Vietnam, IRRI boost cooperation

07:02 | 01/12/2016 Events

The rice sector in recent years has suffered heavily from climate change and natural disasters such as droughts and salinity intrusion. Undertaking research to create high-yield and pest-resistant rice varieties is of great importance in this context.  

vietnam irri boost cooperation

Challenges from climate change

At a recent meeting between the Vietnamese Ministry of Agriculture and Rural Development (MARD) and the International Rice Research Institute (IRRI), Cultivation Department Deputy Director Tran Xuan Dinh said climate change and its impacts have come faster and more frequently than forecast with extreme climatic phenomena such as droughts, salinity intrusion, and damaging cold. This year, Vietnam has faced the longest El-Nino spell in history, which destroyed tens of thousands of hectares of rice fields in the south central provinces of Binh Thuan, Ninh Thuan, and Phu Yen due to serious water shortages. Meanwhile, the intrusion of high-salinity sea water has also damaged many rice fields of coastal provinces in the Mekong Delta. Total area of rice fields nationwide in June 2016 decreased by 31,100ha compared with the same month last year, leading to a decline of 1.32 million tonnes in output.

Climate change has created big challenges for the Vietnamese rice sector, requiring it to carry out research projects to create new rice varieties that can adapt to climate change. According to Cuu Long Delta Rice Research Institute Director Tran Ngoc Thach, some new rice varieties such as OM6677, OM576, and OM6976 which are salt and alum-resistant have been created for pilot cultivation in salinity affected areas.

Each year, Vietnam seeks about 40 best rice varieties from other countries and uses them for pilot cultivation to choose the most suitable varieties to the soil and climatic conditions in Vietnam, Thach added.

At the meeting, representatives from research institutes expressed their wish to continue the cooperation with the IRRI in training, post-harvest research, deep processing of rice products, and research on major rice markets including China.

According to Agricultural Genetics Institute Director Le Huy Ham, as one of the countries suffering heavy impacts of climate change, Vietnam has high demand for rice varieties which can withstand drought and high salinity. Through cooperation with the IRRI, Vietnam wants to find drought and salinity-resistant genes for transplantation into existing rice varieties in the country. Vietnam also wishes to cooperate with the IRRI in new scientific fields such as agronomic genes.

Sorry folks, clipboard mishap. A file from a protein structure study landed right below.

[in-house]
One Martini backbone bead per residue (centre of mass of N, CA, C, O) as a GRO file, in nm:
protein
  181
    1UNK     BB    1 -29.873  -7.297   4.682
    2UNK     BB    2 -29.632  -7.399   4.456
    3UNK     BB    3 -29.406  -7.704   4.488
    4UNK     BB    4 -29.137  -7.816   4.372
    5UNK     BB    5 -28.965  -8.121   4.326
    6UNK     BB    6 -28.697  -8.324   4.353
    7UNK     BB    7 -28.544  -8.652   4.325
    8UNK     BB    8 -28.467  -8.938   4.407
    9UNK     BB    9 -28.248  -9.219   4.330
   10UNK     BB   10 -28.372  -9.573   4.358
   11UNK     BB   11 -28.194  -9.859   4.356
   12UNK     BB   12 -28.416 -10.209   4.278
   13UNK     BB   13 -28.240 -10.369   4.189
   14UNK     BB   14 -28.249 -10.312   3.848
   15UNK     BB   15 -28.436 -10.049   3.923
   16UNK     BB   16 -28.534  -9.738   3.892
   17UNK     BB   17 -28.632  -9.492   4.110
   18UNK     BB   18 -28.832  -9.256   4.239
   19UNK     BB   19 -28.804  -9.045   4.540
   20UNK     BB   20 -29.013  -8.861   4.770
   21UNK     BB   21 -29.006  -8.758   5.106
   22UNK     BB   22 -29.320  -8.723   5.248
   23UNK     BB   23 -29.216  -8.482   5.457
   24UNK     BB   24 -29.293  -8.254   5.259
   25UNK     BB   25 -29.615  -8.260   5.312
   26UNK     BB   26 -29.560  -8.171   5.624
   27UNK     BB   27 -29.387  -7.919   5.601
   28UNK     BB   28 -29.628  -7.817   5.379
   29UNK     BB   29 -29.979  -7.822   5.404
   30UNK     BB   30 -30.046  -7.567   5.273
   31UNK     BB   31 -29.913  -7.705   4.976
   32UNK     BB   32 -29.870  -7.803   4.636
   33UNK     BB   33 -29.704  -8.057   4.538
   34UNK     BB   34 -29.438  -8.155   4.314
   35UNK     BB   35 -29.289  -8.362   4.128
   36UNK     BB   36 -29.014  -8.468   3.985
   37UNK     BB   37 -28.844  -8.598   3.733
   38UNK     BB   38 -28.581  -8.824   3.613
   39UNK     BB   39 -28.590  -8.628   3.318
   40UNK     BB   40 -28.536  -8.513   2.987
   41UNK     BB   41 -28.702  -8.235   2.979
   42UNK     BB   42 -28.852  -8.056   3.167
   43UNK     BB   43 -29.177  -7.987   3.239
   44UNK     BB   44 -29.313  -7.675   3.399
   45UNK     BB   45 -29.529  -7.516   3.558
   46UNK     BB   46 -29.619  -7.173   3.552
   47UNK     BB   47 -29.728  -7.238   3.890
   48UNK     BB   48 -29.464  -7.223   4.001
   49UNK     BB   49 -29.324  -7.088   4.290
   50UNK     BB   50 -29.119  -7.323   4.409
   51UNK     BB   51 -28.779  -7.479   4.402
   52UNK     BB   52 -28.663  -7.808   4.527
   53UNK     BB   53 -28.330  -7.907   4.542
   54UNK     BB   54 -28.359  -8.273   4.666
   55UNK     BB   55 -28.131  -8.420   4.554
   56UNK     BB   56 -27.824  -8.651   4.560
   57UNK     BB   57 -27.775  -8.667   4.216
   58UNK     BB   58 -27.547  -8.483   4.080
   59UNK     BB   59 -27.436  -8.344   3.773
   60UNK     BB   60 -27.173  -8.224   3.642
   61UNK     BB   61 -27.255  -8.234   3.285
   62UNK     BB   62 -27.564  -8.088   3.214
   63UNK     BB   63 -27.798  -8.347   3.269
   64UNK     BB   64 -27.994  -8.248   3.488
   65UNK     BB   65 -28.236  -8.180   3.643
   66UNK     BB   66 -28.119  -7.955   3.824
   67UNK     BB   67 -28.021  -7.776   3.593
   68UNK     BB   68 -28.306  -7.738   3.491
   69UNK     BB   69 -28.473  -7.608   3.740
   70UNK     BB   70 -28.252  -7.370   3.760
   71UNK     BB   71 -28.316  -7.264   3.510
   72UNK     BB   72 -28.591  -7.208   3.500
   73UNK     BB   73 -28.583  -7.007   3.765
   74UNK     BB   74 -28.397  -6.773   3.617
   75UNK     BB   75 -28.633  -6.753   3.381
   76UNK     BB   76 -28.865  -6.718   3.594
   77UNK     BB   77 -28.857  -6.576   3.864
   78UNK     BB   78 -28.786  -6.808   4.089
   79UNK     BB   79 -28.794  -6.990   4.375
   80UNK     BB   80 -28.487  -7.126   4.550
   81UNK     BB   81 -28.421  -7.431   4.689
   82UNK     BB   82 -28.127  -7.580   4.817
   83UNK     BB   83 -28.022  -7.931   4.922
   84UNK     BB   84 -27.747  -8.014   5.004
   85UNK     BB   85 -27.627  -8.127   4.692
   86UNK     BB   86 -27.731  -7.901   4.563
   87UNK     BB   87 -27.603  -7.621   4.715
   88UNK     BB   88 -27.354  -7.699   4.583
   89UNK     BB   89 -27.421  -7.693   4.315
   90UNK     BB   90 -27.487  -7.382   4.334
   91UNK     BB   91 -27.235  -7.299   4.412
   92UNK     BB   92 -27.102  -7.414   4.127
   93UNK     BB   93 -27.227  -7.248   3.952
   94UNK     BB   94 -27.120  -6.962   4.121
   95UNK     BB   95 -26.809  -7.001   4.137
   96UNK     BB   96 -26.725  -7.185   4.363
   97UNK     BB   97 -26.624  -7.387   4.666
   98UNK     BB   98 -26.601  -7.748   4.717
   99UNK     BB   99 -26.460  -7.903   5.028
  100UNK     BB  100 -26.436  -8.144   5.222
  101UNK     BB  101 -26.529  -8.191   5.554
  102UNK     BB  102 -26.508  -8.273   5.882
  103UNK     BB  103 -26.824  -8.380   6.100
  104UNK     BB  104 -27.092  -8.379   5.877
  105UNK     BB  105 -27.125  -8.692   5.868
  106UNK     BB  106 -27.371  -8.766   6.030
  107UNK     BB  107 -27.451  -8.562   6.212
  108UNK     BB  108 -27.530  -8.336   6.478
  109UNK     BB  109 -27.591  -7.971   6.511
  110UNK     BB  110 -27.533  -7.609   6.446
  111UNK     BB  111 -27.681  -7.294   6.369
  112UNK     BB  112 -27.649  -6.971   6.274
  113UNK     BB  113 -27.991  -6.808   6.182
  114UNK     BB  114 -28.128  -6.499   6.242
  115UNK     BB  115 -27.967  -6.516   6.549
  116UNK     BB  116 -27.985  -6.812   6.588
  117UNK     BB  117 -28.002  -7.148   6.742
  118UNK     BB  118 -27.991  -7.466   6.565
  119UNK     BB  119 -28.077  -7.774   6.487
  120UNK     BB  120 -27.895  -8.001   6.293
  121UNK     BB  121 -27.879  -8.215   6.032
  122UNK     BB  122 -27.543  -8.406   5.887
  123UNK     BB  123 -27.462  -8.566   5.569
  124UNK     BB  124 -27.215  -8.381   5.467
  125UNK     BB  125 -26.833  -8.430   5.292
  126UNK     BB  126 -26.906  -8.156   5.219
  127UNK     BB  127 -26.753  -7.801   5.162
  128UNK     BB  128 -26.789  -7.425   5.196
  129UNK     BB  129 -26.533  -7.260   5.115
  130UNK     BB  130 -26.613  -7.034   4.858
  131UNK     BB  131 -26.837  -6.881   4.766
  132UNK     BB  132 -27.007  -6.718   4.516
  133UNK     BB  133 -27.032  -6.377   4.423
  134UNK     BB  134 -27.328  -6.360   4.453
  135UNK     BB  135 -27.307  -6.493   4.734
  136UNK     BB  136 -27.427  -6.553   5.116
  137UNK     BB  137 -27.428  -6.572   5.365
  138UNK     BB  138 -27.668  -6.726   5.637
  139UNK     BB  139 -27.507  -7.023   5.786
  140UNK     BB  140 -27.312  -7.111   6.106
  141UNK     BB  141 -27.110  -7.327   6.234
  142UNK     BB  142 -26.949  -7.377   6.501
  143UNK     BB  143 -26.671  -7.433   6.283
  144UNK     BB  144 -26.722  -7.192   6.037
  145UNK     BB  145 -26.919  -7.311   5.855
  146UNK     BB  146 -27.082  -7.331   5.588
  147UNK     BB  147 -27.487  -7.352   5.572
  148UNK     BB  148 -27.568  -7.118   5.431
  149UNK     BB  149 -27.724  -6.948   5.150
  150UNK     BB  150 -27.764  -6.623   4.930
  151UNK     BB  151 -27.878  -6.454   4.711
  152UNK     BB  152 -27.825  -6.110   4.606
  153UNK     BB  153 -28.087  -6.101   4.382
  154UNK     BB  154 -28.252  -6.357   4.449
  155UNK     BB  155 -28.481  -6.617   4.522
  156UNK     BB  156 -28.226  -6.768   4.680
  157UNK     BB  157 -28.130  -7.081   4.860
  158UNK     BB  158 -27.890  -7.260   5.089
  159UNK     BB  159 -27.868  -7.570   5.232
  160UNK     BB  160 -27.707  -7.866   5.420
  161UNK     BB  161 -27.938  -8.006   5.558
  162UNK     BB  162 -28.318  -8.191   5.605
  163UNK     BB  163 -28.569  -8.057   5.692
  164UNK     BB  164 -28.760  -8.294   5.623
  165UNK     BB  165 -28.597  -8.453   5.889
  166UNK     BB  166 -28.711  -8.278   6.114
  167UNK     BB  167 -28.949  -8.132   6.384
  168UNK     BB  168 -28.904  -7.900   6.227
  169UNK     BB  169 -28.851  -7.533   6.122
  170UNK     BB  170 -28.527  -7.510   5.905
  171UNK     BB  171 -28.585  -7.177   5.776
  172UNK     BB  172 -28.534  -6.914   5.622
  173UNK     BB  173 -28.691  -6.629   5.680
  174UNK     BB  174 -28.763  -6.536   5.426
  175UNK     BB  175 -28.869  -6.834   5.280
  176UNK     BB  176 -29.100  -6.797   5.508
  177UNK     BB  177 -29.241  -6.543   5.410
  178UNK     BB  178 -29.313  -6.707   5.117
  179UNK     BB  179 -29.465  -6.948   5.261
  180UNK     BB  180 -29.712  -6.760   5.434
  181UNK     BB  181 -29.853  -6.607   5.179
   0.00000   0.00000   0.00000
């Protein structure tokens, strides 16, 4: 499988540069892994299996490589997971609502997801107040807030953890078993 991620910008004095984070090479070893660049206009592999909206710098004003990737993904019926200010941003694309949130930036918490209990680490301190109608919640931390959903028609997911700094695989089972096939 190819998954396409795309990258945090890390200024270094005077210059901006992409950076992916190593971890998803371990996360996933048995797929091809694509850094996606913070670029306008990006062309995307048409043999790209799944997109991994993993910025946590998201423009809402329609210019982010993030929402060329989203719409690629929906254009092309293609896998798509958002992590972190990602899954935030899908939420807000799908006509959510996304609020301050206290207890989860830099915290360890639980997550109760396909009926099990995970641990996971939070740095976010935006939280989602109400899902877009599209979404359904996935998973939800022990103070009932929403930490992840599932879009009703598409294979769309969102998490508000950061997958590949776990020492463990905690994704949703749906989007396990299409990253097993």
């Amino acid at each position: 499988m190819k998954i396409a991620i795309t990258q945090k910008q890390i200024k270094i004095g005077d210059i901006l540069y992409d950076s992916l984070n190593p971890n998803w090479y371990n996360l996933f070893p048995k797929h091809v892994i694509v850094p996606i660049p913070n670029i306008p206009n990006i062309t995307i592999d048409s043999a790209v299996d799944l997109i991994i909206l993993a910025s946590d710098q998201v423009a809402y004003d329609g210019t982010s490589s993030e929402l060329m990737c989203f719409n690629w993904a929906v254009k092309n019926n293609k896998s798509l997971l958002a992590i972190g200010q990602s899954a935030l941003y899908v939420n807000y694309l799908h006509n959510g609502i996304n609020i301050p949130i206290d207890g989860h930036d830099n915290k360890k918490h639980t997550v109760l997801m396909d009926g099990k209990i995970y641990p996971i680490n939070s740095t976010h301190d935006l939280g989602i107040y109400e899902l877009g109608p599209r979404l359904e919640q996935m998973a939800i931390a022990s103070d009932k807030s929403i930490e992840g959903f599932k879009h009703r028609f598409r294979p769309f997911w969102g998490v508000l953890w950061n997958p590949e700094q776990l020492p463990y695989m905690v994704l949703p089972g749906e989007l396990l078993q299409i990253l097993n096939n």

Developing gene resources

According to IRRI Director General Matthew Morell, as a major rice exporter with significant supplies to the global rice market, Vietnam plays an important role in ensuring food security. Promoting international cooperation to restructure the rice sector and enhance its adaptability to climate change is crucial for Vietnamese agriculture. Vietnam and the IRRI can further expand cooperation in developing gene resources, selecting and assessing varieties, improving rice quality, as well as in capacity building and enhancement.

The IRRI’s objective is to help farmers make higher incomes, ensuring socioeconomic and environmental sustainability. Along with efforts to create high quality, salt and pest-resistant rice varieties, Vietnam should build brands for rice exports. “Since the hesitation of importers in US, Africa, and Europe about rice from Vietnam, the country should join market connections and learn carefully about consumer demand in these markets. The IRRI pledged to send its specialists to Vietnam to provide on-site training, Matthew said.

According to Deputy Minister of Agriculture and Rural Development Le Quoc Doanh, the cooperation between Vietnam and the IRRI in the coming time will focus on (1) setting up rice supply chains based on market research; (2) creating high quality rice varieties; (3) improving technical packages for each rice cultivation area with the aim to increase yields and improve the quality of each variety while at the same time reducing the cost of cultivation; (4) making climate change predictions and proposing specific measures to cope with climate change in Vietnam; and (5) human resource training.

Matthew Morell said that the IRRI’s gene resources would help Vietnam create suitable rice varieties that are adaptable to climate change. The IRRI will assist Vietnamese partners in minimizing the yield gap and reducing the use of pesticide, fertilizer, water, manpower, and varieties. “The IRRI will work with farmers to help them access the market and make higher profits through cooperatives, brand building and market information provision,” Matthew said.

The partnership between Vietnam and the IRRI was established in 1963. Over the past more than five decades, the IRRI has helped Vietnam achieved breakthrough results in selecting and creating high-yield rice varieties that can adapt to the adverse impacts of weather changes. The cooperation has also helped Vietnam promote sustainable rice cultivation and conserve the genetic diversity of rice varieties (3,000 Vietnamese rice varieties are preserved at the IRRI’s gene banks; the IRRI has provided Vietnam with 2,000 rice samples for use in research to create new varieties).

Nguyen Hanh